"How can we help with that."
"Can I get some CVs printed off. It's not like I ever use them now, but they're useful for agencies."
"Oh, we don't do that. But if you want to go to Job Club, you can use their facilities."
"Yes, it's every Monday, Wednesday and Friday at the college."
"But I can't tell anyone about it?"
"The first rule of Job Club is you don't talk about Job Club."
"The film with Brad Pitt. Fight Club. The first rule of Fight Club is you don't talk about Fight Club."
"I don't watch films..."
Oh, aren't civil servants just as fucking dull as we've always thought they were?
Driving back from Job Club (I shouldn't tell you about it, but I will), I thought about the conversation I had with one of the advisers. "Why don't you try to get back into comics?" She said, as if it was a little like popping into Tesco's and buying an aubergine.
"It's not really as simple as that," I said, hoping she wouldn't labour the point and end up with me boring the tits off of her - because I'm feeling isolated I'm gushing more than conversing at the moment, especially when I lure an unsuspecting listener in.
"But if you have all these years experience, surely one of the companies who do the Spider-Man films could use someone with your knowledge." Damn. This meant I had to bore the tits off of her.
"I'm not even going to try to explain why what you suggest isn't feasible, just trust me that I'd have more chance of sleeping with God."
"What about getting back into the media. If you were an editor and journalist for so long, surely that must count for something?" Stop now you stupid woman, you have no idea what you're letting yourself in for!
"I'm not that good."
"You can't be that bad, you worked in it for 15 years."
"Yes, but it doesn't mean I'm any good. Do you have colleagues that you feel don't know which way to sit on a toilet?"
"I couldn't say."
"Well, if you do, then I'd probably fall into that category; if I went to a proper magazine publisher they would probably still be laughing now. I'm also nearly a decade away from it; everything has moved on." Thankfully, she just nodded and continued to look through my CV. I didn't want to come across as someone who didn't want a job, so I did the really unwise thing and said, "Besides, if someone offered me a job in comics now, I'd want a contract that stated quite clearly that I wouldn't get royally butt-fucked by them and I'd get all the money I'm owed from said contract if it all went tits-up. If you'll excuse my bad language."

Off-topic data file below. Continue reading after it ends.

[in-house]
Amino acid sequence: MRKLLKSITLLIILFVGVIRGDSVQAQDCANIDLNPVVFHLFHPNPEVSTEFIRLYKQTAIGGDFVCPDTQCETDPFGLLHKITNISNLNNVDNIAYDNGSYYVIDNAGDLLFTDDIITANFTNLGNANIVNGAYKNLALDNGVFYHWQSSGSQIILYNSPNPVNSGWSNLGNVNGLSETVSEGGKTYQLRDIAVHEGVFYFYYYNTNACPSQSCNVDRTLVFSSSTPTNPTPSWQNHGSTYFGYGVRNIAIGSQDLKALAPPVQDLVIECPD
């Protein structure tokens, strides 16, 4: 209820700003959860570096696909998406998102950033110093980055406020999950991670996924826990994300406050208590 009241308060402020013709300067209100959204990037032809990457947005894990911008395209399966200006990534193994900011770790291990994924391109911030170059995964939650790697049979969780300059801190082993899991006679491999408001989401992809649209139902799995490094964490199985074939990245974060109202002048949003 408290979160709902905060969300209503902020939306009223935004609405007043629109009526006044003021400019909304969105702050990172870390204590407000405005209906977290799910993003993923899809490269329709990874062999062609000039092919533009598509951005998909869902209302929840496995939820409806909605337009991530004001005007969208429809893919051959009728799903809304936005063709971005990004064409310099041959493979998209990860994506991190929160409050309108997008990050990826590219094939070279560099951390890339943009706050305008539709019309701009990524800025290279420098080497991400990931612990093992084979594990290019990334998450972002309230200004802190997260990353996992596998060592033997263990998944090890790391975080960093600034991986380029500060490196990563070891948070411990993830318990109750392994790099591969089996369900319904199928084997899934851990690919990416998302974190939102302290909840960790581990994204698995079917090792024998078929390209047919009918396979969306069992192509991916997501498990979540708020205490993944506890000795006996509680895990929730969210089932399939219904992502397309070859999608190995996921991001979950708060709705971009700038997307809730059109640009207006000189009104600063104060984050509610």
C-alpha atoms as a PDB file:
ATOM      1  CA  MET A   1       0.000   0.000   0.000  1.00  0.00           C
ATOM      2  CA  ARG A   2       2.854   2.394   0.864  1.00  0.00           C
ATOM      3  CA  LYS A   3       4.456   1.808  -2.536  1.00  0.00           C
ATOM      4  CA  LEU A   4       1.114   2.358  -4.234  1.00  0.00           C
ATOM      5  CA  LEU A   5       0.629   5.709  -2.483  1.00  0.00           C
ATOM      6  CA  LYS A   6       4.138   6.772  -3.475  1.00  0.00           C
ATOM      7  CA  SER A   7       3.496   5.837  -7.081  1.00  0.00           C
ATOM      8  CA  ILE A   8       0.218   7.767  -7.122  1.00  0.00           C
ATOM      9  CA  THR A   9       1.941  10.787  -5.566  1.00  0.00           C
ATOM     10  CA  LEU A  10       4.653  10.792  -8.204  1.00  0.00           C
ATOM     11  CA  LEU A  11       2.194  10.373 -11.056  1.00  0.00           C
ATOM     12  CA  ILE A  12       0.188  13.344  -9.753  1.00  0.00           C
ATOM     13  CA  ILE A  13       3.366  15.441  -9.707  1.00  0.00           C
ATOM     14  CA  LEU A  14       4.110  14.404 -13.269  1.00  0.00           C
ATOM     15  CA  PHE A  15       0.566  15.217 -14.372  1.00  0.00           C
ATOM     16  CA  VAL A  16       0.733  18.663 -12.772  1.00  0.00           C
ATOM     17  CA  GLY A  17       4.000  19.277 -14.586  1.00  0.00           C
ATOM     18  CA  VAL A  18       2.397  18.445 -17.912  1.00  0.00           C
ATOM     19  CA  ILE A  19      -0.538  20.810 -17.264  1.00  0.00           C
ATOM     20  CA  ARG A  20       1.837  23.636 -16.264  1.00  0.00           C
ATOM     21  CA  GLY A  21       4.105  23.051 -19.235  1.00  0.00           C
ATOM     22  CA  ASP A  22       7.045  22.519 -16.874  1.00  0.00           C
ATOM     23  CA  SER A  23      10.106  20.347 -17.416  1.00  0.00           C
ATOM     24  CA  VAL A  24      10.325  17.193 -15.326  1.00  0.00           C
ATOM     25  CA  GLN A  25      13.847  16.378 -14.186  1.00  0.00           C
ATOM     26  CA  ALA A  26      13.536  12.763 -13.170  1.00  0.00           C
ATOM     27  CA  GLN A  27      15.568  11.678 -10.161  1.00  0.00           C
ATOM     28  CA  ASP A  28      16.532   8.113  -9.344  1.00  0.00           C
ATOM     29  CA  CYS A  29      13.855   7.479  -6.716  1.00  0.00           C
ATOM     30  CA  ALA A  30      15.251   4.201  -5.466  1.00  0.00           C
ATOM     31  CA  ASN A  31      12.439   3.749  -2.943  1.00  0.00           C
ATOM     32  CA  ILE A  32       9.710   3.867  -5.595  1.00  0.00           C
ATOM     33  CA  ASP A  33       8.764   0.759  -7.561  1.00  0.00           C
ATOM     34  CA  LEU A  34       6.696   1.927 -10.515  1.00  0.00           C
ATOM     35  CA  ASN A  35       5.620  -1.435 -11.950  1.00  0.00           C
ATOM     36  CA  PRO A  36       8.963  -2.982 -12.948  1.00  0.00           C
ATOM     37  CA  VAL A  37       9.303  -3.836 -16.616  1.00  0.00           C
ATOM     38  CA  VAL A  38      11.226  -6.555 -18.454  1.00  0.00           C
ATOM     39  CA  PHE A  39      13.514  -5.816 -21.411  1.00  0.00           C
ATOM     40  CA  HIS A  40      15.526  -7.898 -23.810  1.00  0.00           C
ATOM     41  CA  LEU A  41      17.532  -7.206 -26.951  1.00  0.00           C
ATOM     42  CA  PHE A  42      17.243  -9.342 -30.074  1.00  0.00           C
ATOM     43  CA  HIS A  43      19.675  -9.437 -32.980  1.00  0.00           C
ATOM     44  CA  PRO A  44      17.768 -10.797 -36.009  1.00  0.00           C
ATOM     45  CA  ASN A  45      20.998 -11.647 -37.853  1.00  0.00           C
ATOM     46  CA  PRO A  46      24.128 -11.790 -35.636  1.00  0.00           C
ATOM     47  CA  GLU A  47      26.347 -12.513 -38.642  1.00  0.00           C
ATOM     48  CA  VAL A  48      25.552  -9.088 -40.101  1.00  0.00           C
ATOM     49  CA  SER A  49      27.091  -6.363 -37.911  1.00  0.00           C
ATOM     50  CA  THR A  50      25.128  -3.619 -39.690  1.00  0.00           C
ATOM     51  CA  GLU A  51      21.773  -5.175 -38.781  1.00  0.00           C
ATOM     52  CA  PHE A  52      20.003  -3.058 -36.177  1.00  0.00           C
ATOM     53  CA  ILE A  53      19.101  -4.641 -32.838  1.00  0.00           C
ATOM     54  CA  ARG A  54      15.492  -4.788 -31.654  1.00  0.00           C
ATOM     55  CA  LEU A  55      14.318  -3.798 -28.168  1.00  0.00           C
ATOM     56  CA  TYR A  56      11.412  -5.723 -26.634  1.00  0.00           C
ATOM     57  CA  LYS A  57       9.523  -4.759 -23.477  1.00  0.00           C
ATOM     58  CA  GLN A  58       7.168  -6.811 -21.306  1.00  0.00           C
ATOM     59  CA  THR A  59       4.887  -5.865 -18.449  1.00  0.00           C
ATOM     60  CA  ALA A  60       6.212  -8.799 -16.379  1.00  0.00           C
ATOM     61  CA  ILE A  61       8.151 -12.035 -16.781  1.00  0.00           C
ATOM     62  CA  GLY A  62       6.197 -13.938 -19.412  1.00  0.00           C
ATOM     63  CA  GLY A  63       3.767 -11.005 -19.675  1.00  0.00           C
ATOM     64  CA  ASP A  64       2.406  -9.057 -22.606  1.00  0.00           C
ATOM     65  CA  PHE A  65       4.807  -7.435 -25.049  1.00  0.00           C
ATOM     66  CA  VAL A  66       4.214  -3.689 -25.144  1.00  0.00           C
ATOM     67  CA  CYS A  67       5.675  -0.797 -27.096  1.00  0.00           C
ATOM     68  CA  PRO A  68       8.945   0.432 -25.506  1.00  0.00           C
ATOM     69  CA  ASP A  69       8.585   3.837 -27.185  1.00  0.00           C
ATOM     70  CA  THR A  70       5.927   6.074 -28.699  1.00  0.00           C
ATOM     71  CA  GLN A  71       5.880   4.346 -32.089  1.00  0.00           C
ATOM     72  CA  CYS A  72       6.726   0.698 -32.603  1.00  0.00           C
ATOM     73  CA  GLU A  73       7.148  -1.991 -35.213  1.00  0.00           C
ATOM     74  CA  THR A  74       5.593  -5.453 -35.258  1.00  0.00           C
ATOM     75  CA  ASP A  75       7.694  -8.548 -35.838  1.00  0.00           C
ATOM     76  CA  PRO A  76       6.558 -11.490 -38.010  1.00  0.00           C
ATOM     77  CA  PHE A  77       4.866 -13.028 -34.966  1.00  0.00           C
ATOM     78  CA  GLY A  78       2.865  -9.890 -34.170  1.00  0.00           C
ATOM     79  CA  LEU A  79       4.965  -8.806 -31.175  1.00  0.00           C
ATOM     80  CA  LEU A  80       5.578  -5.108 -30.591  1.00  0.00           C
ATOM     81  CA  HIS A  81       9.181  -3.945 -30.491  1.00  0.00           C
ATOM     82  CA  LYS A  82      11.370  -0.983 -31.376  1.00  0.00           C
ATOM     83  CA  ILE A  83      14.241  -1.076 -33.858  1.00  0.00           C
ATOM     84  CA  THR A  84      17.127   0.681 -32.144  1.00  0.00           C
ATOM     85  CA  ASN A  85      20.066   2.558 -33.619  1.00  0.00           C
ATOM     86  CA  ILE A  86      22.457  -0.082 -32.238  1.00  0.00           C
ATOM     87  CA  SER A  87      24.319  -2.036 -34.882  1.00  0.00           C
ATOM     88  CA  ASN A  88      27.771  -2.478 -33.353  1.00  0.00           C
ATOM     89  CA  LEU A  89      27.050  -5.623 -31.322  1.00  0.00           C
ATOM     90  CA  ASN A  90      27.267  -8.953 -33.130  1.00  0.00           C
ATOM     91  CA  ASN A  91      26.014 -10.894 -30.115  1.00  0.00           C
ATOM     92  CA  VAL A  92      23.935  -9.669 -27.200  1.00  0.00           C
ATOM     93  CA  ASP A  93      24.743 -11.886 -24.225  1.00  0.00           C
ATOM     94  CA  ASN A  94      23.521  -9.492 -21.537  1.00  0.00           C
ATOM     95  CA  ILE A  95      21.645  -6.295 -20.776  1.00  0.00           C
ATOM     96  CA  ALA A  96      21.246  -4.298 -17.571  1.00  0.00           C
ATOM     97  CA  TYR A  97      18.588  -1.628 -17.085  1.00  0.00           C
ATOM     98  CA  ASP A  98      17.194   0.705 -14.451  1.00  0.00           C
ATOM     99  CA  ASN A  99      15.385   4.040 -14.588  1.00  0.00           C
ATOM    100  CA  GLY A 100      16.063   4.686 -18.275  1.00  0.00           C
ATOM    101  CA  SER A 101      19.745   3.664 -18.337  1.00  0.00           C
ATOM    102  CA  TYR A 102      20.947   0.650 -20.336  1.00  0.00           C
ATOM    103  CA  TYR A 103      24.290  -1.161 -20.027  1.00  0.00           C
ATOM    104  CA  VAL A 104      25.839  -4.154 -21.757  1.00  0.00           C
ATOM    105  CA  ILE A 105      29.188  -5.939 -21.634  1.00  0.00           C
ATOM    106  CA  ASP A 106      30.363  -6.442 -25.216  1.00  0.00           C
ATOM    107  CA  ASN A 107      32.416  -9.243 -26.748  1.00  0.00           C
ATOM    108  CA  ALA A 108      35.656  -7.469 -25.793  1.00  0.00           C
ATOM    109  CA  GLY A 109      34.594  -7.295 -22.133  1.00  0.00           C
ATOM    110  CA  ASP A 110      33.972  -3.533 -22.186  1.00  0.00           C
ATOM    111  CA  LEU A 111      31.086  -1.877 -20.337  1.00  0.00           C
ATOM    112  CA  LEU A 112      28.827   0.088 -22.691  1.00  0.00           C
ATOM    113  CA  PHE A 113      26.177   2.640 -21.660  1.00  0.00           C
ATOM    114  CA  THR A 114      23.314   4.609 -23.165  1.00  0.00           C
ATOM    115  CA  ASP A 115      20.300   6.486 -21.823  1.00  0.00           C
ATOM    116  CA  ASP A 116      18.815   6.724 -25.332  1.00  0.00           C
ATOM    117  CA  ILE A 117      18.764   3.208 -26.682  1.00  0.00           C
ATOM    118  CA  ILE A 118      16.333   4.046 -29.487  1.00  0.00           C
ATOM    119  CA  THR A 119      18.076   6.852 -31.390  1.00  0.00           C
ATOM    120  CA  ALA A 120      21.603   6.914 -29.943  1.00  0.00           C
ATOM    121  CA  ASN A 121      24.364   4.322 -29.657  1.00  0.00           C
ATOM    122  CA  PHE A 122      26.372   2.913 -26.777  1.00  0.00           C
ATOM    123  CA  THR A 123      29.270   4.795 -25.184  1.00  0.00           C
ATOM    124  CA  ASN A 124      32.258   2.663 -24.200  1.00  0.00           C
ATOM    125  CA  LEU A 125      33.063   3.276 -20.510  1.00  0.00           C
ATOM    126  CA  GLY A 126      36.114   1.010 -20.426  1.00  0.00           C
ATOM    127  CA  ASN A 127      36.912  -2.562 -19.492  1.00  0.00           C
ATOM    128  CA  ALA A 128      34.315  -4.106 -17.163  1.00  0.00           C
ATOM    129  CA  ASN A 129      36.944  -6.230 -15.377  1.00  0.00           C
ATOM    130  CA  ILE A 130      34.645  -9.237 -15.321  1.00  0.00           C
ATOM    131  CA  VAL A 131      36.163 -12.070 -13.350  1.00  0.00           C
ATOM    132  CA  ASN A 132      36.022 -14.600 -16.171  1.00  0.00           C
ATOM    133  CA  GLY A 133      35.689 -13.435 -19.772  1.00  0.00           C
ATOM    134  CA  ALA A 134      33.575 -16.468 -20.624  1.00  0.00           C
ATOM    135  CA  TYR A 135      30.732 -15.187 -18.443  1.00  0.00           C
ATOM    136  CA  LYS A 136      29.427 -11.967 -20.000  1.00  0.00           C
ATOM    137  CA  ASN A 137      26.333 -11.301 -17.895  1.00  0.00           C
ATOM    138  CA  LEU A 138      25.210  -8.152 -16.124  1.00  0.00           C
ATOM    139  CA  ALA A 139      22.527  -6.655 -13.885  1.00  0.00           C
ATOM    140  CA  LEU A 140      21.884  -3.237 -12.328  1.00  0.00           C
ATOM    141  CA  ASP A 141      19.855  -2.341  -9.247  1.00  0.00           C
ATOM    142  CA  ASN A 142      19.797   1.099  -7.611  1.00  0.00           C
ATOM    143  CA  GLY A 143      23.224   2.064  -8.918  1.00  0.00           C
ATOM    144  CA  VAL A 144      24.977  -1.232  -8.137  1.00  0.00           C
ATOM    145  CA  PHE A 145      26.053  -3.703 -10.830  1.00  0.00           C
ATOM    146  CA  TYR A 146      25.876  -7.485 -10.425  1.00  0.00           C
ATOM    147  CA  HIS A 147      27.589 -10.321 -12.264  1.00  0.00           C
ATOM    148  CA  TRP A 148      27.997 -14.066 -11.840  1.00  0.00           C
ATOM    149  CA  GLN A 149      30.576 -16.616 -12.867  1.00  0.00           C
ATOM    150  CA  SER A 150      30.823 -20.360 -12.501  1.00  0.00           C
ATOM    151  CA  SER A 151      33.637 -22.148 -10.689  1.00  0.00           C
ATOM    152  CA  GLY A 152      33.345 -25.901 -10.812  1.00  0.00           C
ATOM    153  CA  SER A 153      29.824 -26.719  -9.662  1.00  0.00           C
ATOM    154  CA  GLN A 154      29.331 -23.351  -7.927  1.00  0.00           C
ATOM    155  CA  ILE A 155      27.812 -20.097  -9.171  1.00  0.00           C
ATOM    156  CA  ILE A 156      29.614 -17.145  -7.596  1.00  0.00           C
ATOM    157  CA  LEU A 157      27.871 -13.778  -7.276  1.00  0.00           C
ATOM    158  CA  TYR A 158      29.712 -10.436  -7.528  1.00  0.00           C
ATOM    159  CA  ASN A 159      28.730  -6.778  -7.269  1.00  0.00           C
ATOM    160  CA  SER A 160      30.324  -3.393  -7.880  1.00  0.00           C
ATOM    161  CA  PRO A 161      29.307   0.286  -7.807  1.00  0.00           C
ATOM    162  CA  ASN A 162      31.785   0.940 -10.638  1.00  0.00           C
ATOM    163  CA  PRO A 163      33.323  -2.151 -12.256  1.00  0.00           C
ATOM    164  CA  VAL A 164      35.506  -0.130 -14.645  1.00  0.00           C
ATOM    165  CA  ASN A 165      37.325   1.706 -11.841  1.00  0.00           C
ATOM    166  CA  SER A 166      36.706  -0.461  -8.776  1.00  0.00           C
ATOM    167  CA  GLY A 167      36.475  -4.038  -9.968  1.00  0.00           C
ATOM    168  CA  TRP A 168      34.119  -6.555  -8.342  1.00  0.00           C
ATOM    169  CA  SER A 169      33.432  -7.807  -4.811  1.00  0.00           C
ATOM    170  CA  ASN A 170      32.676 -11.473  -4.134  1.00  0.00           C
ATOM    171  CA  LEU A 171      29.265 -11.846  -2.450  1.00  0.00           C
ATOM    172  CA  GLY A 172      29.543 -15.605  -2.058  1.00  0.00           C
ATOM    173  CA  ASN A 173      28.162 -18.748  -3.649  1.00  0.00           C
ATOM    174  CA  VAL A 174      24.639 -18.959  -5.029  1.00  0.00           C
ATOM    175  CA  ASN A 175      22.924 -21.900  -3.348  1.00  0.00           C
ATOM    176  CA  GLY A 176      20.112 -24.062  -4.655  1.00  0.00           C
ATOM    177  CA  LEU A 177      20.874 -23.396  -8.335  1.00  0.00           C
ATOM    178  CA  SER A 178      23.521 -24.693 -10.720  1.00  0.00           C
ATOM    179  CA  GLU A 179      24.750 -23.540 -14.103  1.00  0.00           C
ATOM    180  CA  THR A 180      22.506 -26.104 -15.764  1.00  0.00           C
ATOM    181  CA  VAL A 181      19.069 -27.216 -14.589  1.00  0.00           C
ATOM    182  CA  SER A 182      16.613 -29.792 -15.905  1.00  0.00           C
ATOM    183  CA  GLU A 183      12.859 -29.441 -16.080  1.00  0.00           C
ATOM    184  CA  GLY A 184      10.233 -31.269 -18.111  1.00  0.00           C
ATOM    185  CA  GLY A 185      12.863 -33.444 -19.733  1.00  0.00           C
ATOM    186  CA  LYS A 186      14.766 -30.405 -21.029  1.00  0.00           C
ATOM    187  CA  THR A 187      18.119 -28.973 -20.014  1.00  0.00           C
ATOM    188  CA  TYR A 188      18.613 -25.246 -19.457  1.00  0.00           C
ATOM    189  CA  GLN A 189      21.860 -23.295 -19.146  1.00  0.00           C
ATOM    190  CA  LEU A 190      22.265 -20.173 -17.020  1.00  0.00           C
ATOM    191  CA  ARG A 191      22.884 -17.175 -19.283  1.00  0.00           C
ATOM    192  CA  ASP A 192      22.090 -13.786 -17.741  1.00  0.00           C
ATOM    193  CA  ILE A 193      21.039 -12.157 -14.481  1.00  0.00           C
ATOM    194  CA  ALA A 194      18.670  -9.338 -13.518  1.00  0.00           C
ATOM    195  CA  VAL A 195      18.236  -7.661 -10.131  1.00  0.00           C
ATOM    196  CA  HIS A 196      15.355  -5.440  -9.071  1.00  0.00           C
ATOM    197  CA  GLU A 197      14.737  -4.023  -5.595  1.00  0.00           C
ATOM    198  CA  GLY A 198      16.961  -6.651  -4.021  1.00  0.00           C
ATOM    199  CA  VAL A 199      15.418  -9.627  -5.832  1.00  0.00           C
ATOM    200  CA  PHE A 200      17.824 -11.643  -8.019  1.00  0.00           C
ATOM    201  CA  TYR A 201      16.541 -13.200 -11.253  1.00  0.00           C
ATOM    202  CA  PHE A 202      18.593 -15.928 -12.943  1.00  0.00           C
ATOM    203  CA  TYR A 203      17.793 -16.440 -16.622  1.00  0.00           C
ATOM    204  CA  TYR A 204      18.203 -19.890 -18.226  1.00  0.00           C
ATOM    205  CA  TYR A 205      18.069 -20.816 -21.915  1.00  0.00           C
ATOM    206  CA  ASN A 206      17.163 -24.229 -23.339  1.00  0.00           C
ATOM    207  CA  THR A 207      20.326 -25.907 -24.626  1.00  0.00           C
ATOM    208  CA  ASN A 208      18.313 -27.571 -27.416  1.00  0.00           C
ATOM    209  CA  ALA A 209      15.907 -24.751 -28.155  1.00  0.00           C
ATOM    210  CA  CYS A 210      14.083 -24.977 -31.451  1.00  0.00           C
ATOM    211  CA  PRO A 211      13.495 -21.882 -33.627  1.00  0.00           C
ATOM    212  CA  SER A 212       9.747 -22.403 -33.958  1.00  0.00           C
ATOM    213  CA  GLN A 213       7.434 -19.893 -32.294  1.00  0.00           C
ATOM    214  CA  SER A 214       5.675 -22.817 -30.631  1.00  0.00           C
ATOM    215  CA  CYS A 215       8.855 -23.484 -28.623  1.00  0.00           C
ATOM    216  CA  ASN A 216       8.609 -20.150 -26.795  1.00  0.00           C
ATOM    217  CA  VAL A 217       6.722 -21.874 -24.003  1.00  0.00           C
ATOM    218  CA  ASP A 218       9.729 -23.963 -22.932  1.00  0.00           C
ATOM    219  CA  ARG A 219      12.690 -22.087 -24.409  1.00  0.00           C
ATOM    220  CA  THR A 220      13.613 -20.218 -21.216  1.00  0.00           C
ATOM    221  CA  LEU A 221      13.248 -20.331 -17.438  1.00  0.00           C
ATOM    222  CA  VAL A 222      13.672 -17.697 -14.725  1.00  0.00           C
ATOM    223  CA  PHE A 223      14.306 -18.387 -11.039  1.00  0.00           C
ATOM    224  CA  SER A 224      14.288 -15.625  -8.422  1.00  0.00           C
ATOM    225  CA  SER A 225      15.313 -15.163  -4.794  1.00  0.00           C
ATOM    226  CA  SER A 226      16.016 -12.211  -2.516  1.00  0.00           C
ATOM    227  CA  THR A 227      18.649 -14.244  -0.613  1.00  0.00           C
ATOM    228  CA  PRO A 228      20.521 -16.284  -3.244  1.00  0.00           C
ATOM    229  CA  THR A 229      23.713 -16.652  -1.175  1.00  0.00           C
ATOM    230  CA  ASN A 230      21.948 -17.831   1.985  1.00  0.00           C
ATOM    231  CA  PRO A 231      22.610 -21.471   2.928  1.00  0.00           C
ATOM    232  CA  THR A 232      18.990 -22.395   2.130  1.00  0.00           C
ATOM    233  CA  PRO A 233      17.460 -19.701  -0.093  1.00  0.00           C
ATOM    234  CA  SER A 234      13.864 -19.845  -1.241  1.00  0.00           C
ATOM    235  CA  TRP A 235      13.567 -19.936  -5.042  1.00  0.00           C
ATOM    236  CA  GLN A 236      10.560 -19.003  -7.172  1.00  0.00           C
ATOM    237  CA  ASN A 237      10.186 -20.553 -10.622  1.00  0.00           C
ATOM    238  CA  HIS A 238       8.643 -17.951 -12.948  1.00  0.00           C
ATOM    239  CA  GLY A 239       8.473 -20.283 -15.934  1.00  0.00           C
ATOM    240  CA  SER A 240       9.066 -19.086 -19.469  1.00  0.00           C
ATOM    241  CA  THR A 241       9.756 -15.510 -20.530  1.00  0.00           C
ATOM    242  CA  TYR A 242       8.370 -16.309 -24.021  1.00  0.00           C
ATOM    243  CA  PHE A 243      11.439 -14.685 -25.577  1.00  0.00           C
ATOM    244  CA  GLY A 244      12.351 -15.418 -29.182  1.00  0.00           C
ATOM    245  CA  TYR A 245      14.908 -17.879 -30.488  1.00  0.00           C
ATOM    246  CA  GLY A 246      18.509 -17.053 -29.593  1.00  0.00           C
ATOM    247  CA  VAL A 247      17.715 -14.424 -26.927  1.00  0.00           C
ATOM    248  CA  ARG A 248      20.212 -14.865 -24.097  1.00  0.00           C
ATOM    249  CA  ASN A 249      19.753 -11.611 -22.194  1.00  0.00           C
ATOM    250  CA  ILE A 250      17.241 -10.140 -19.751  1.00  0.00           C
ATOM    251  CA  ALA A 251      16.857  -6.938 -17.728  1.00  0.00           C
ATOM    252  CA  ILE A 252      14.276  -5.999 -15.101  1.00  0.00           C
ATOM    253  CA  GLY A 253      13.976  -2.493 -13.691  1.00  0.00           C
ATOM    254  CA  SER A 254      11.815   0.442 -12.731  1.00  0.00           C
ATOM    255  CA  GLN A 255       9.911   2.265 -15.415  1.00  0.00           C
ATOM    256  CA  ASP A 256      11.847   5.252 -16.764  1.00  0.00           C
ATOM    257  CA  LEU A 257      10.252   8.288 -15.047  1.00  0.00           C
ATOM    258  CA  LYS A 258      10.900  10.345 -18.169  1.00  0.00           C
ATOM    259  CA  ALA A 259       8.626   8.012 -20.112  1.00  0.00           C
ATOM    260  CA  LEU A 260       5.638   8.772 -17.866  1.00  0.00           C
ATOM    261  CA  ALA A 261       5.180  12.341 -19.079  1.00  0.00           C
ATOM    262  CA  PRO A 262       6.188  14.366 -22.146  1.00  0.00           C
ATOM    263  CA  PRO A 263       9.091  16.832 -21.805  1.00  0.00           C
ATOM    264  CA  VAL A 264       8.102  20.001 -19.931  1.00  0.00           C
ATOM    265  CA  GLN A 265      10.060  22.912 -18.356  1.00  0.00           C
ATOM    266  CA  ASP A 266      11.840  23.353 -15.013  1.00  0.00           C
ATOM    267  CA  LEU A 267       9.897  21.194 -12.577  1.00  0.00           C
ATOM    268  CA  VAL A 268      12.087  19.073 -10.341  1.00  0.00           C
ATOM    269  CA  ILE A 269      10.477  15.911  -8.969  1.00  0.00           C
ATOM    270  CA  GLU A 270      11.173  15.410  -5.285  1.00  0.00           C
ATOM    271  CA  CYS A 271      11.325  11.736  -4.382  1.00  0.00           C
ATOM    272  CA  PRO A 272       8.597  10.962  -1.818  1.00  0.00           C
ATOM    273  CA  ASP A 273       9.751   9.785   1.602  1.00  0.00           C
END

"You don't want to know."
"Well, it might help me find you a suitable job."
"I doubt very much if the incredibly small number of jobs in comics would ever find their way to Northampton Job Centre; besides I really need to live in New York to stand even a snowball's chance in hell."
"Oh, why's that?"
"Because that's where the work is. I'm not a comicbook writer and the only thing I draw are stick men. It's hardly the kind of trait you'd get headhunted to write Spider-Man for." She nodded, but looked confused as well.
"Have you thought about writing articles for papers and magazines? You could write about comics; I'm sure there are people who would be interested." I was beginning to wonder what qualifications you needed to be an unemployment adviser.
"Let's put it this way. I wrote a book about my life in comics. It's even been published on Kindle, as well as being serialised on my blog." She was nodding like this was something really positive. "To date, I get about 1000 hits a week on the blog and I've sold about 35 copies of the book. I was considering buying a yacht or a small Caribbean island, but my accountant reckons by the time I can afford it I'll be 809." She didn't get the joke.
"How much money have you made from it and when was it published?" Aha, I could see where this was going.
"I have made approximately £80 from it and I won't get anything from Amazon until I've sold 50 copies in whatever country it is sold in. So far it's 27 in the UK and 8 in the USA. If I ask for the money before I reach my targets, I pay an excess fee."
"Okay. How much is the book?"
"About £4. Why are you going to buy it?"
"I have a Kindle; I might just do that." I smiled thinking she had no idea what she was letting herself into; or wondering if she was just interested in getting my royalties up so they could deduct that money from my benefits. Even I don't think civil servants would go that far to save £100.
"I think exploring the comics world for future employment isn't such a good idea. I've had enough disappointments so far and it would end up being a futile search. There's no money to be made from it unless you draw like Michelangelo or write like Dickens and I'm afraid I'm neither."